Angus Young on Malcolm’s absence from PWR UP: “He wouldn’t like me trying to splice his guitar work”

While Malcolm doesn’t play on the new album, his musical ideas are still present.

Malcolm Young

Image: Larry Hulst / Getty

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Since the release of AC/DC’s latest single, Angus Young has weighed in on the discussions about the presence of the late Malcolm Young’s guitar work on the band’s upcoming record, PWR UP.

The album features the reunited lineup of Brian Johnson, Phil Rudd, Cliff Williams, Angus Young and Stevie Young. Malcolm, Angus’ older brother, died in 2017 at the age of 64. Speaking to El Pirata of Spain’s RockFM classic rock radio station, Angus clarified that while Malcolm’s ideas exist on the album, his playing does not: “I know a lot of people have been saying, did Malcolm actually play, is it his instrument on the new album? I chose not to do that because I felt Malcolm himself wouldn’t like me trying to splice his guitar work.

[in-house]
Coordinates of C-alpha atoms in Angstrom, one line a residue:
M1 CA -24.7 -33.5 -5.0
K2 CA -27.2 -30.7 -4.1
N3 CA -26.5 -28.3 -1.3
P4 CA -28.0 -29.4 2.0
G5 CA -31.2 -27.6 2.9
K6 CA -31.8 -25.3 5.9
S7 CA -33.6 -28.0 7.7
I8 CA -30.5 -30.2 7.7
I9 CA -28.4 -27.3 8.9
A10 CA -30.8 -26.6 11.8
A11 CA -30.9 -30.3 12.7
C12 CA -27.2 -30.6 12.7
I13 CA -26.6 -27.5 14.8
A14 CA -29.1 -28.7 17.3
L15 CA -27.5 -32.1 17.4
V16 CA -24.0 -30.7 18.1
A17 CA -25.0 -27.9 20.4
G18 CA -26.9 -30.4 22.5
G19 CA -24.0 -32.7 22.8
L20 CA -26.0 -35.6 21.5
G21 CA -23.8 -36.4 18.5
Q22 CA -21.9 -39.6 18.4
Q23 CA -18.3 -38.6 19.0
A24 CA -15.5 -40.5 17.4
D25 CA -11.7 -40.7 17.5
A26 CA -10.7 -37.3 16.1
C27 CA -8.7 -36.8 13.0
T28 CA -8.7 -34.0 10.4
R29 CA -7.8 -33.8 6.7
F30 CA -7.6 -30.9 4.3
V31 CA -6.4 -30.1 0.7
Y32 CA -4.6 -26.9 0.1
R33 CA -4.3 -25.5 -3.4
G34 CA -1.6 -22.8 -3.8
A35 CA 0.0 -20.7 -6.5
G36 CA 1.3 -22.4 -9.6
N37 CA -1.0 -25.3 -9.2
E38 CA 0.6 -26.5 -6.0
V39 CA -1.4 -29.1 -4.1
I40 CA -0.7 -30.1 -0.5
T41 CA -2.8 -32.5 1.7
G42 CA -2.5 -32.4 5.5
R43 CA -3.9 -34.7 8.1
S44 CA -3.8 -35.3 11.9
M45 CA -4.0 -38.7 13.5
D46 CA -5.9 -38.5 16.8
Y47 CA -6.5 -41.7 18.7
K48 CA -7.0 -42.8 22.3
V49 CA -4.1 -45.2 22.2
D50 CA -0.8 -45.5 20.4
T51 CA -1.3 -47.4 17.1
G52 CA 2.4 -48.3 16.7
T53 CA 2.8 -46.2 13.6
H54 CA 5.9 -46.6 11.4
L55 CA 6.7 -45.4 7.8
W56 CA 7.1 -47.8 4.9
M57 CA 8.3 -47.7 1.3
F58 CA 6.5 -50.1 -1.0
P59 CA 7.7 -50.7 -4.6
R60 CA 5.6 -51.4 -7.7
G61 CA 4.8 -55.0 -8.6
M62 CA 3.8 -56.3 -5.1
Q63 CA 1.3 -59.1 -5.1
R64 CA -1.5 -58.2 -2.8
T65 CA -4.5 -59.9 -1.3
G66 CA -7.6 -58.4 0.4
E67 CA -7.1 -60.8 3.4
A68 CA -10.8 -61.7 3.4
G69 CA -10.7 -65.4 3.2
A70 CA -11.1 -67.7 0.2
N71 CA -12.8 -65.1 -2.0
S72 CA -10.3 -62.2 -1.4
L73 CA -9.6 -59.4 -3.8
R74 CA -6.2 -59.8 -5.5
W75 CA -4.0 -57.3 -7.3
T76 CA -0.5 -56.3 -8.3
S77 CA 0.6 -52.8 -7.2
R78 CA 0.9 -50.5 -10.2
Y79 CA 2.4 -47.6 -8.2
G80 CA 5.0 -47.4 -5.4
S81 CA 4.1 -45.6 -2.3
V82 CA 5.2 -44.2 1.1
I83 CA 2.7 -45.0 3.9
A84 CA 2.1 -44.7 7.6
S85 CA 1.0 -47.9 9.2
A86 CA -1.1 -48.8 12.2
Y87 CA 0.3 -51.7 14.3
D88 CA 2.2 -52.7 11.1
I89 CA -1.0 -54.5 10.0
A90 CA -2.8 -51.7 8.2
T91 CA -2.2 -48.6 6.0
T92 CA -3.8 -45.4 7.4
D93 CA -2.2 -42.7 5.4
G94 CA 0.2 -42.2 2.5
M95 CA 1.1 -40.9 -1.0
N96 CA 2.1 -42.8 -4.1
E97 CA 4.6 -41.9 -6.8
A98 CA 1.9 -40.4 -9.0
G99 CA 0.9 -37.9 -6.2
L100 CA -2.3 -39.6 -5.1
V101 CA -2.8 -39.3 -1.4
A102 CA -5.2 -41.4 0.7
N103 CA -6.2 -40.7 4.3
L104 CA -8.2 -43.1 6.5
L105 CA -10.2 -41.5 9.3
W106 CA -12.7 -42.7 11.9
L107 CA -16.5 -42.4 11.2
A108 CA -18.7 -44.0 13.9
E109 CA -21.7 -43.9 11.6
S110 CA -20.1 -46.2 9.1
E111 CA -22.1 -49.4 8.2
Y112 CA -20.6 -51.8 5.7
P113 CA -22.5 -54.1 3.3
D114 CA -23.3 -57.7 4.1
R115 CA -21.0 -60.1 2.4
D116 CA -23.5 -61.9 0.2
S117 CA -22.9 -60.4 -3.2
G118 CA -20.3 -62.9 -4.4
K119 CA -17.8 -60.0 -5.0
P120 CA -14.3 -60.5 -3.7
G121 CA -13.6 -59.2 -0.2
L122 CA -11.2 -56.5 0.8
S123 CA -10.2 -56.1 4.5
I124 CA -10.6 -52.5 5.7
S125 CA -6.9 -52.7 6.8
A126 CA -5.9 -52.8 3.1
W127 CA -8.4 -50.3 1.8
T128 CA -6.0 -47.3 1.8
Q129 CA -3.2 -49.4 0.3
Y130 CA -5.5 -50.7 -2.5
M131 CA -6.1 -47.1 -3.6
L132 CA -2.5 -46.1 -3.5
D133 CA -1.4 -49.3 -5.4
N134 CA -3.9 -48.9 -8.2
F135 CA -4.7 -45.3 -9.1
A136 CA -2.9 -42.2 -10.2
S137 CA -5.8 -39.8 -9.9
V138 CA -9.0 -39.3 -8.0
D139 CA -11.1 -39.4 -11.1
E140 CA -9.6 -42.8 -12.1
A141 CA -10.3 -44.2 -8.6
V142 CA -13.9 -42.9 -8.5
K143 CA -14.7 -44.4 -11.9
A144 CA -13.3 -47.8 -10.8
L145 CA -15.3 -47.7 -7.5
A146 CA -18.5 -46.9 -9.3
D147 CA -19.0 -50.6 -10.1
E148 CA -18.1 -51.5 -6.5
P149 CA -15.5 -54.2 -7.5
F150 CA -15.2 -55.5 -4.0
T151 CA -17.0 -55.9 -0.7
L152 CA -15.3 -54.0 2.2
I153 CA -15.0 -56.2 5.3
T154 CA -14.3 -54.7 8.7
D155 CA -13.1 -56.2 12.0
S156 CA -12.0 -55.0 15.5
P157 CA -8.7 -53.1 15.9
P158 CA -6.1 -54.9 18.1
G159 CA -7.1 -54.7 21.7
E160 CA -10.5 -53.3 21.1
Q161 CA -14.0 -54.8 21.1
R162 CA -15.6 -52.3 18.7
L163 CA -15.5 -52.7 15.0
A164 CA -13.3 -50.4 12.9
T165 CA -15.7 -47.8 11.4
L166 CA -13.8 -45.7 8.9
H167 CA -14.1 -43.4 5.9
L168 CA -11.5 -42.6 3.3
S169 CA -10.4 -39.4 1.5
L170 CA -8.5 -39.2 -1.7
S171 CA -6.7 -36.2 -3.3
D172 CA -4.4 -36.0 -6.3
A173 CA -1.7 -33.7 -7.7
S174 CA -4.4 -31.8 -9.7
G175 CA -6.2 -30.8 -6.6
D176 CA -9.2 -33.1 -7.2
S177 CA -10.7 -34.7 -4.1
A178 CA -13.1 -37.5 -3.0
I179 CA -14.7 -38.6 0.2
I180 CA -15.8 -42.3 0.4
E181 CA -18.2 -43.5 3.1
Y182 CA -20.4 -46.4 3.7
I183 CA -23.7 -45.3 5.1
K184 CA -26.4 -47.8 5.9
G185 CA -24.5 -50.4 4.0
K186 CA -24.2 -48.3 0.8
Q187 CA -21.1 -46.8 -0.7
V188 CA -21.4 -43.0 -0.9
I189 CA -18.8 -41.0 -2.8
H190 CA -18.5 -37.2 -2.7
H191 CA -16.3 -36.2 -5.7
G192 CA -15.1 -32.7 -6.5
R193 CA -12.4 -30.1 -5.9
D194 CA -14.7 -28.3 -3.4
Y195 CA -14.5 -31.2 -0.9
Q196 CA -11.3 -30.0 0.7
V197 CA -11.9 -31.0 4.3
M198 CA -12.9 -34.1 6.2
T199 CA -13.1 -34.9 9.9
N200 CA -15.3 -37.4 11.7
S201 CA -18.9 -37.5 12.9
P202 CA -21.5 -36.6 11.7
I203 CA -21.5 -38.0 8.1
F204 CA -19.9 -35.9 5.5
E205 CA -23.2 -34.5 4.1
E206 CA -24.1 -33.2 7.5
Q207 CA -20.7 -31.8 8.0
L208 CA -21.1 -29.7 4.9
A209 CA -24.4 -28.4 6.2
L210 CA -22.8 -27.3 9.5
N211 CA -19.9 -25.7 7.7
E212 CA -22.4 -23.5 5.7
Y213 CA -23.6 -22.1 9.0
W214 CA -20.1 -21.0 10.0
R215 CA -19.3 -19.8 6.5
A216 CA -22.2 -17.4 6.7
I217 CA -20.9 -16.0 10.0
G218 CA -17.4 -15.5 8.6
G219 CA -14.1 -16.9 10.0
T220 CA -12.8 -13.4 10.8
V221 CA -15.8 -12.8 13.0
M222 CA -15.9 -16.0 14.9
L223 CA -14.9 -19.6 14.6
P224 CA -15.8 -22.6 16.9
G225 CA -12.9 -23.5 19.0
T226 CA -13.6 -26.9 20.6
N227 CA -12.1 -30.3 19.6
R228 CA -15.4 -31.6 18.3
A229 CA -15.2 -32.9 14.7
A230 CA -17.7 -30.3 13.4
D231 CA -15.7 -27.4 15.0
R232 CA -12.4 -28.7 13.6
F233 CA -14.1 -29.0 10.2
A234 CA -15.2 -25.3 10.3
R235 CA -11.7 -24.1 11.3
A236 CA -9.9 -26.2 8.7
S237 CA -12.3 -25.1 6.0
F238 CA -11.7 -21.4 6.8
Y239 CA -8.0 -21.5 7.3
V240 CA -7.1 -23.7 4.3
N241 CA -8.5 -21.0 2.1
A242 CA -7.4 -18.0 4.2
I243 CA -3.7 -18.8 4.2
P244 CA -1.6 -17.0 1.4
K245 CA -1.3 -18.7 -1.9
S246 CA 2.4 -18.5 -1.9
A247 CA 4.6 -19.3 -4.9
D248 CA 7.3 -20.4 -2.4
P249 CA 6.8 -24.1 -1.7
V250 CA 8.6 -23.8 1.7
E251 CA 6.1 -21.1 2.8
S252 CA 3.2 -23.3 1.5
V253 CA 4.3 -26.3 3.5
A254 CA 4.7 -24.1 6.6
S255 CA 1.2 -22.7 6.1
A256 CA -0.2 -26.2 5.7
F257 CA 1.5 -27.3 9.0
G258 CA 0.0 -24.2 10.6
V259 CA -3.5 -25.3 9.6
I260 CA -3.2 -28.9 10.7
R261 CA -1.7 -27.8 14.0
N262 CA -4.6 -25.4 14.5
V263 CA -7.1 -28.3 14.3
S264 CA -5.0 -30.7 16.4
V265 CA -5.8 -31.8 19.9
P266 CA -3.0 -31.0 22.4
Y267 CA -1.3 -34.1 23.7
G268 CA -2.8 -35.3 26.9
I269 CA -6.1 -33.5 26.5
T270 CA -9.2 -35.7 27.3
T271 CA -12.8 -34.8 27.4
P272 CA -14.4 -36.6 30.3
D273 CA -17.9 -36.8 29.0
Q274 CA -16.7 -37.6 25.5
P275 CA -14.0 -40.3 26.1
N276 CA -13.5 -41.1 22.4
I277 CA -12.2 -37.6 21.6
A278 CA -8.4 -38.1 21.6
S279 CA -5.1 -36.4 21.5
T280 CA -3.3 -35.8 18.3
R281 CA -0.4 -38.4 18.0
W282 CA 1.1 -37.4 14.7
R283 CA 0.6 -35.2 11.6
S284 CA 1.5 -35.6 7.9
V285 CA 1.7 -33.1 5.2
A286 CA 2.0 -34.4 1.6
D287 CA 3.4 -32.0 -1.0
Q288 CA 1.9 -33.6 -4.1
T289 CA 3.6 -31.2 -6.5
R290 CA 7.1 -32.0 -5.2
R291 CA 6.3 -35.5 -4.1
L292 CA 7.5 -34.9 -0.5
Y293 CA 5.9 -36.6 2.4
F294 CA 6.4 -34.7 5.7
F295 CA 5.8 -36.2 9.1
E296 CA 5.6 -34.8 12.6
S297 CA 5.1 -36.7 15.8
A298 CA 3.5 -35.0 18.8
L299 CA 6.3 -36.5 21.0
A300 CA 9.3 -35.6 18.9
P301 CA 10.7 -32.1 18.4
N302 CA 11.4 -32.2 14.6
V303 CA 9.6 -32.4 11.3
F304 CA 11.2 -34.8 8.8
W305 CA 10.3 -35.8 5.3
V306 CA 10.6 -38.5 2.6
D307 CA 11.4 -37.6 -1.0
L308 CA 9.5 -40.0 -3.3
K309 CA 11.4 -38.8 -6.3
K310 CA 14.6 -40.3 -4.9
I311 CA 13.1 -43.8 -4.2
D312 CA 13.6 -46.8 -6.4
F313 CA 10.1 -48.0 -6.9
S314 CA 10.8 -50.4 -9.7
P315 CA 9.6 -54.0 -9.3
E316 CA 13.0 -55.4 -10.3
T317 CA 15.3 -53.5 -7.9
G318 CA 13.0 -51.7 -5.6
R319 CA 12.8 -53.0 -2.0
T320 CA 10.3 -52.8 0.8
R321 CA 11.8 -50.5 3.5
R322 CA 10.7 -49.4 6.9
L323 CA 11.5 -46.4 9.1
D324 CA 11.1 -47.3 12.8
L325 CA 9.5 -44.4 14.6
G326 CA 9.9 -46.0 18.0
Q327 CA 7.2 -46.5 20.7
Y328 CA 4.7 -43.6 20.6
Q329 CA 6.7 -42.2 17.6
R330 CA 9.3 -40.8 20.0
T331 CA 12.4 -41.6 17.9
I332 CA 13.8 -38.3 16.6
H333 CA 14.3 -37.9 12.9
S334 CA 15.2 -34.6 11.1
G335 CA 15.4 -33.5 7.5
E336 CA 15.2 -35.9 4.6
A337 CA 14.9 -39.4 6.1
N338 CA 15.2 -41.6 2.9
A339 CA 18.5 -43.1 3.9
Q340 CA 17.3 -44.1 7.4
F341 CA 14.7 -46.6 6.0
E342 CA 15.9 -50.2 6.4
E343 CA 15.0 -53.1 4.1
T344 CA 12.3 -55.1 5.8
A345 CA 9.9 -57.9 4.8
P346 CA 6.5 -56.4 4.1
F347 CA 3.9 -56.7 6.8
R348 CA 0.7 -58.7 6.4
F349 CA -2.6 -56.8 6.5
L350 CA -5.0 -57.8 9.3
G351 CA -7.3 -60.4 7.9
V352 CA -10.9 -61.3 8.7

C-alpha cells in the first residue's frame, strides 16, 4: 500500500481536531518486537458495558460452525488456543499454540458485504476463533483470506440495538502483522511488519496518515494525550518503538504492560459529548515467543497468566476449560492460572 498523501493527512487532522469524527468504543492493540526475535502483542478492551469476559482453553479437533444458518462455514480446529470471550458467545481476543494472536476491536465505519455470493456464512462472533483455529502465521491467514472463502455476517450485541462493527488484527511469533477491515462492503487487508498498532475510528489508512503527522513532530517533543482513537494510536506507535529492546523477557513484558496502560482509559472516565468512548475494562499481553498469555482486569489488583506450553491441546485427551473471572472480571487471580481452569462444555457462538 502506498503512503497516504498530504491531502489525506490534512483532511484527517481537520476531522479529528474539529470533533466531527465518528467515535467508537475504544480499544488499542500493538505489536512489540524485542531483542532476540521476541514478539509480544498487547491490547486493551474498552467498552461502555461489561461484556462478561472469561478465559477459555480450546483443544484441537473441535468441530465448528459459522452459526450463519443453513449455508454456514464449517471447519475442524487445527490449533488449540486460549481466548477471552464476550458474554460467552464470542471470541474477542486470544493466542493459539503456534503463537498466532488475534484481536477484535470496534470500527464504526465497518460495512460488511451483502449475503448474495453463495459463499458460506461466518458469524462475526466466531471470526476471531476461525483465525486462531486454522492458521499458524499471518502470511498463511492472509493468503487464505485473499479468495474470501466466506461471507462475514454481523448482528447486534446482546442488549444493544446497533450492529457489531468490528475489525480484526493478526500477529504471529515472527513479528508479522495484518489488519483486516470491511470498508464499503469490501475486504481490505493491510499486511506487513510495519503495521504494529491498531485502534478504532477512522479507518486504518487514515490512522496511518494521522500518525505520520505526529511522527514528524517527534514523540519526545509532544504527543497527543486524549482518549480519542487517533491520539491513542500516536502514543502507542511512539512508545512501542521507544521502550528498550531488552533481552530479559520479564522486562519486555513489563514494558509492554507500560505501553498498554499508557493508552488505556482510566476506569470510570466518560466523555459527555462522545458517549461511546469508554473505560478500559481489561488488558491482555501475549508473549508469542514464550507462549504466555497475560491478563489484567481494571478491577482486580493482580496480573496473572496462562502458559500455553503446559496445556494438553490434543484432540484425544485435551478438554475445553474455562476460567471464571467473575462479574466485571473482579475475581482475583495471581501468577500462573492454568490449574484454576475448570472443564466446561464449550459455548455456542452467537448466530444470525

“Malcolm and myself, a lot of what we had done through the years, we’d make notes with the tracks. Some might be a little bit rough here and there, and I polished them up. In other cases, Malcolm might have done just a small bit and then I would do the next verse. The bulk of the contribution of Mal is mainly musical.”

Angus also took the opportunity to thank Axl Rose, who took up vocal duties in 2016 after doctors told Brian Johnson he faced a total loss of hearing if he did not stop touring immediately.

“On our last tour, when Brian had his hearing problem, with the deafness in his ears, for us at the time, we had some dates and shows that we were committed to doing. And it was a case of, ‘We’ll get through those shows. But how do we go about that?’

“And Axl Rose, he had said to us, he had got a message to us, if he could help us in any way finish those commitments, if it didn’t interfere with what his own project was, he would help us get through that. So with Axl, he participated with helping us get through that tour, and that’s something we’ll always be grateful for, ’cause he’d done a really good job. So everyone appreciates that he did that.”

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